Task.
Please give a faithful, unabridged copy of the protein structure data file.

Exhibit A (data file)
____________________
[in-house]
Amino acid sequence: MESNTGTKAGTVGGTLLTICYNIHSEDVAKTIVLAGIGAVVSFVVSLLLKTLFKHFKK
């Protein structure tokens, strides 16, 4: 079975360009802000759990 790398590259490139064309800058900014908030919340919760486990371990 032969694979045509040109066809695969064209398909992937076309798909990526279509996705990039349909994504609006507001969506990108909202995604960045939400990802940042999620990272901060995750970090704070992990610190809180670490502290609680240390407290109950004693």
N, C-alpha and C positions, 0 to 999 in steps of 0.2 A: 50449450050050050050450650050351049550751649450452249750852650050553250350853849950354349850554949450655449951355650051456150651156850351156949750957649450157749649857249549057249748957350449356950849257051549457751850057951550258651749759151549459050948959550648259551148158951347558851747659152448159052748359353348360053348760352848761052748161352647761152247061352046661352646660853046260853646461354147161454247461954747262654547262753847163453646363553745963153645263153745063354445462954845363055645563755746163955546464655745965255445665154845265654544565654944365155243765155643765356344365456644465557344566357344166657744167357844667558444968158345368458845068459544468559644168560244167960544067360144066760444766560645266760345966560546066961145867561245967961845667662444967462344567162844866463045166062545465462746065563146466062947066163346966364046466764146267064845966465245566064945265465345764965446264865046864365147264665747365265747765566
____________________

[in-house]
Amino acid sequence: MESNTGTKAGTVGGTLLTICYNIHSEDVAKTIVLAGIGAVVSFVVSLLLKTLFKHFKK
């Protein structure tokens, strides 16, 4: 079975360009802000759990 790398590259490139064309800058900014908030919340919760486990371990 032969694979045509040109066809695969064209398909992937076309798909990526279509996705990039349909994504609006507001969506990108909202995604960045939400990802940042999620990272901060995750970090704070992990610190809180670490502290609680240390407290109950004693």
N, C-alpha and C positions, 0 to 999 in steps of 0.2 A: 50449450050050050050450650050351049550751649450452249750852650050553250350853849950354349850554949450655449951355650051456150651156850351156949750957649450157749649857249549057249748957350449356950849257051549457751850057951550258651749759151549459050948959550648259551148158951347558851747659152448159052748359353348360053348760352848761052748161352647761152247061352046661352646660853046260853646461354147161454247461954747262654547262753847163453646363553745963153645263153745063354445462954845363055645563755746163955546464655745965255445665154845265654544565654944365155243765155643765356344365456644465557344566357344166657744167357844667558444968158345368458845068459544468559644168560244167960544067360144066760444766560645266760345966560546066961145867561245967961845667662444967462344567162844866463045166062545465462746065563146466062947066163346966364046466764146267064845966465245566064945265465345764965446264865046864365147264665747365265747765566